“Scientists need the unique capability of the Second Target Station for certain types of research. The STS will open many new directions in a diversity of scientific fields,” said Yang Zhang (YZ), associate professor at the University of Illinois Urbana-Champaign (UIUC) and a former ORNL Clifford G. Shull Fellow in the ORNL Neutron Sciences Directorate. “With this workshop, we’re asking, ‘What are the game-changing scientific problems we can solve with STS that couldn’t be addressed before?'”
How can AI be used at STS?
YZ, who combines computational modeling and neutron-based experiments in the study of “molecules, materials, and machines” in his Z Lab at UIUC, led a town hall discussion on how AI and data science methods could be utilized at the STS.
“Roughly speaking, there are two kinds of applications of AI to neutron science,” YZ said. “First, how can we use AI to help optimize data collection or design new instruments that are deeply integrated with AI? Maybe AI can help with data collection by doing things like experimental planning, measurement optimization, real-time anomaly detection, feature enhancement, etc. …
“Second, how can AI help us with data analysis and modeling? This is even harder and requires organic integrations with specific domain knowledge.”
Town hall panelists included Hey and ORNL researchers Changwoo Do, an instrument scientist specializing in small-angle neutron scattering (SANS) and spin echo-which are techniques expected to provide new insights into biological membranes and thin films at the STS; Timmy Ramirez-Cuesta, neutron scattering team leader for chemical spectroscopy; Alan Tennant, Physical Sciences Directorate initiative leader for quantum materials; and Mathieu Doucet, a computer scientist who streamlines the SNS user experience as part of the Scientific Computing and Software Engineering Group.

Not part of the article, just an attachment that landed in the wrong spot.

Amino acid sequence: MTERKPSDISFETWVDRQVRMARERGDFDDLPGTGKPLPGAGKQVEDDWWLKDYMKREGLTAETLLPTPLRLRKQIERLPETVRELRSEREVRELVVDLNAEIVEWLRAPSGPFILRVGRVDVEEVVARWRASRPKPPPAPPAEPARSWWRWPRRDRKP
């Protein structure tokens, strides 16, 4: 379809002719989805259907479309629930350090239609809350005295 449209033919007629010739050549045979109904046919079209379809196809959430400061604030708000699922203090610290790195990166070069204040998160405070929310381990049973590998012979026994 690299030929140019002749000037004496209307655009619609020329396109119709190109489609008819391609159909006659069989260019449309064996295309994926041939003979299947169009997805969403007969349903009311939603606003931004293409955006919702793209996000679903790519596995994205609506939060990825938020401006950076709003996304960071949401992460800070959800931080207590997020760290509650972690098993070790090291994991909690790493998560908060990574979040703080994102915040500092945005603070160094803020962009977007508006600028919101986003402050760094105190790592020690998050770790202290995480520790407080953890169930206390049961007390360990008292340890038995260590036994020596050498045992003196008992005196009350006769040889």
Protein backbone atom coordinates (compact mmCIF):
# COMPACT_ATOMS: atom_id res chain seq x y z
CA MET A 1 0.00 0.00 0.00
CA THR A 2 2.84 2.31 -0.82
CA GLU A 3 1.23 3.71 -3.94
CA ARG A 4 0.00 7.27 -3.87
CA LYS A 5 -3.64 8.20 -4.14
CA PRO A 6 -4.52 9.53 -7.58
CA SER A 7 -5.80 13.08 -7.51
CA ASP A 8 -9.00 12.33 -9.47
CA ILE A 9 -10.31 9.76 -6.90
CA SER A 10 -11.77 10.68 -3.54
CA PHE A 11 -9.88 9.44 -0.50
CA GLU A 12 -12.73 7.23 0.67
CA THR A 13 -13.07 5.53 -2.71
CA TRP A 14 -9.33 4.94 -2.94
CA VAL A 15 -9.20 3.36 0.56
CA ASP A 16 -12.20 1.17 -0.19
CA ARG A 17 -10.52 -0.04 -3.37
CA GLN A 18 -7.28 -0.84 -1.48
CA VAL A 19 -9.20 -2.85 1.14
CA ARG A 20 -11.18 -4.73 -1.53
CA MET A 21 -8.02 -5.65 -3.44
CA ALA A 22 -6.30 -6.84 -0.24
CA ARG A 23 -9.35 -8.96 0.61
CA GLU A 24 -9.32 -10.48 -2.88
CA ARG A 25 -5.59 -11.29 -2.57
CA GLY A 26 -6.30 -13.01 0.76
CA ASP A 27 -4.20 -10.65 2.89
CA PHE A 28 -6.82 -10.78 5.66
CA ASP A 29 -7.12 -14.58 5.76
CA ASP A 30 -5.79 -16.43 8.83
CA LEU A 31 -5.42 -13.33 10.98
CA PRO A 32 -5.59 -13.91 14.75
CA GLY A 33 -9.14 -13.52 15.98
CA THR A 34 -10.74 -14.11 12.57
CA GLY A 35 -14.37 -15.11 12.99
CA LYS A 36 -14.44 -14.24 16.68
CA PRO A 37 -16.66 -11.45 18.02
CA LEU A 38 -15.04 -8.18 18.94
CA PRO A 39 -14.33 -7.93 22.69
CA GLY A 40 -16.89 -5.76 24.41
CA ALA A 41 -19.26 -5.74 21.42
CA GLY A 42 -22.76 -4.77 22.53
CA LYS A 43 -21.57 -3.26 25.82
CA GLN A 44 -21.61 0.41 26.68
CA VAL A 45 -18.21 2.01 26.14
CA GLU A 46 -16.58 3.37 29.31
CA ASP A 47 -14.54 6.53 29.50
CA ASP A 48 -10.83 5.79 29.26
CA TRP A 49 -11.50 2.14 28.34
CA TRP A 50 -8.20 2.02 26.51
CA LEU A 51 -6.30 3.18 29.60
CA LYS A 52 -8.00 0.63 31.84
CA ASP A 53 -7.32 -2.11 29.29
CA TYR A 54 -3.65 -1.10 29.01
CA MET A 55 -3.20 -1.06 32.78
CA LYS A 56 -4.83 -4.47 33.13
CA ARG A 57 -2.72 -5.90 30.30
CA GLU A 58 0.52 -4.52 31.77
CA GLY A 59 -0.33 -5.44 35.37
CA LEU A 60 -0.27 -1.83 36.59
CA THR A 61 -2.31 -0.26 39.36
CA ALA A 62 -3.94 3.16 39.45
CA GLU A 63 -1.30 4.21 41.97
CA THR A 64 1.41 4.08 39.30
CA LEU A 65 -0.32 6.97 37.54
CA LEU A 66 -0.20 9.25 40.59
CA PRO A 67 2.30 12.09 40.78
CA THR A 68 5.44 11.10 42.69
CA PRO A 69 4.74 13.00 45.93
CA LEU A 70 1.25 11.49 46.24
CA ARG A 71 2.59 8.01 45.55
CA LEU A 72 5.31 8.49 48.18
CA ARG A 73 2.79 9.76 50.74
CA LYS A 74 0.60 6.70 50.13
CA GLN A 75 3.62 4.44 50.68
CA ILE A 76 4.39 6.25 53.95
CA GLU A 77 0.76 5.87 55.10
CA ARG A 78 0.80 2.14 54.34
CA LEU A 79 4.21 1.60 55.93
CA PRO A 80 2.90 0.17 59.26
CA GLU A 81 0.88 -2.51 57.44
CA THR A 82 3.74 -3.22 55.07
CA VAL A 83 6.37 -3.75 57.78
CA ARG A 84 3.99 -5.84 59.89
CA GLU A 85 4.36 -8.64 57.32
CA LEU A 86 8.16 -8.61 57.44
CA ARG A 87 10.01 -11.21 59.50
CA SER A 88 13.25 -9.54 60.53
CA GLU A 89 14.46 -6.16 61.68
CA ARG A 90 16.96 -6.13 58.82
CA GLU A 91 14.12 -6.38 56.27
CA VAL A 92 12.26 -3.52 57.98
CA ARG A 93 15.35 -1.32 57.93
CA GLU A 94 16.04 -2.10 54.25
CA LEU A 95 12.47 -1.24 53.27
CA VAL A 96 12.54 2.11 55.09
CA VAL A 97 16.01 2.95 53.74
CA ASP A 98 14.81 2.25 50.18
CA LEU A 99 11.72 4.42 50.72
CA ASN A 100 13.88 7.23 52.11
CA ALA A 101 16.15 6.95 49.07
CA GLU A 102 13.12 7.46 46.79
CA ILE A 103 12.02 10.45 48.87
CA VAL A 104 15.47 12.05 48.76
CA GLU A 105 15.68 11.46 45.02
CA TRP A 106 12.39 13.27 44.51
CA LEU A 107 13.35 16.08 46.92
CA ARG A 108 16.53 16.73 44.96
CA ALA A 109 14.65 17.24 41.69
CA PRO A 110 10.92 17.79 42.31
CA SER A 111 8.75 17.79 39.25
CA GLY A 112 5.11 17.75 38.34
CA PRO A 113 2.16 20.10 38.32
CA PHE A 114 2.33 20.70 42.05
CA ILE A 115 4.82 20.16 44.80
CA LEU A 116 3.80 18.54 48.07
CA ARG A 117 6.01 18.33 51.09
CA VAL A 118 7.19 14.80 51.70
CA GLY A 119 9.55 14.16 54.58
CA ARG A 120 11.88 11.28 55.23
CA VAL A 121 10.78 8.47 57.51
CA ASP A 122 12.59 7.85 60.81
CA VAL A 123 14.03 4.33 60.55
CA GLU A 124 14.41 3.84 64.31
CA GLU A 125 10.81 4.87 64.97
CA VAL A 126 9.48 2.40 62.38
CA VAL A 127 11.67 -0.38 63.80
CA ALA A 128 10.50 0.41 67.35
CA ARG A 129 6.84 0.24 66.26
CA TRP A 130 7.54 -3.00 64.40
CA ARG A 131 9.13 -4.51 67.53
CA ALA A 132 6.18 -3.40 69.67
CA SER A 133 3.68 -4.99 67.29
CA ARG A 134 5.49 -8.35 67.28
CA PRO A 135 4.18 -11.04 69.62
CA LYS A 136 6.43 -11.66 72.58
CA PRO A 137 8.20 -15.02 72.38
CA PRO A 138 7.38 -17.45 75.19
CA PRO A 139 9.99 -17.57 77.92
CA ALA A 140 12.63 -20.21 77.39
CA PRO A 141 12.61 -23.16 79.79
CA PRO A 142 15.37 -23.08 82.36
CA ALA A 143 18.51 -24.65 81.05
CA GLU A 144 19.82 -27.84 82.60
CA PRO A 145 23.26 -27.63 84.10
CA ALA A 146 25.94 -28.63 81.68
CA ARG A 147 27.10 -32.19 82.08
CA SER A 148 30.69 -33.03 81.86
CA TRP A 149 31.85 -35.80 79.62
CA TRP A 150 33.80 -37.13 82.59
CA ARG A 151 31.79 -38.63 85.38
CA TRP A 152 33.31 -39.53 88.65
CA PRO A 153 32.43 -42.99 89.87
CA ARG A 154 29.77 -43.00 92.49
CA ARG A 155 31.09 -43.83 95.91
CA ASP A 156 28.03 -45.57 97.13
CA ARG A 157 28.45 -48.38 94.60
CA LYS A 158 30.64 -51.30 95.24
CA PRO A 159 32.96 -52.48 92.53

Panelists shared their thoughts on the potential for AI to improve scientific outcomes at the STS-including accelerating the experiment and data collection process, refining experimental strategies, and revealing new scientific insights through enhanced data collection and analysis-as well as the possible challenges.
Do said he became interested in neutron scattering applications of AI because of the time sensitivity in SANS experiments. “SANS is about how fast we can measure,” he said. “The challenge is knowing what [AI] algorithms will work. We have been collecting scattering images and now have over 100,000 data files, so maybe we can find a way to utilize that data to apply machine learning and AI to accelerate data acquisitions.”
Tennant credited the use of neutrons combined with machine learning and high-performance computing for new insights into the physics of glass formation. “You can use [machine learning] to model experimental strategies and look at multimodal data together, which is very difficult to do otherwise,” he said.
Panelists also addressed concerns about over-automation and a dependence on AI for making scientific discoveries.
“AI is meant to be supportive of experiment, rather than replacing it,” said Hey, who leads a scientific machine learning group at his home institution that curates experimental facility data to understand how AI and machine learning can be validated on existing datasets.
“Just as computer simulation has been developed in the past, we can do the same thing with AI,” Do said. “We can develop confidence in the data. In the meantime, we have to develop close collaboration with computer scientists. We need to combine our expertise.”
Through collaborations like the “Science at the Second Target Station” workshop, input from scientists-at ORNL and beyond-who are navigating research in the era of data-driven science and AI will be critical to next-generation facilities like the STS.
As Hey said when asked during the town hall to summarize his thoughts on AI for science in a single word: “Potential. I think there’s great potential for advances in science…so my word would be potential.”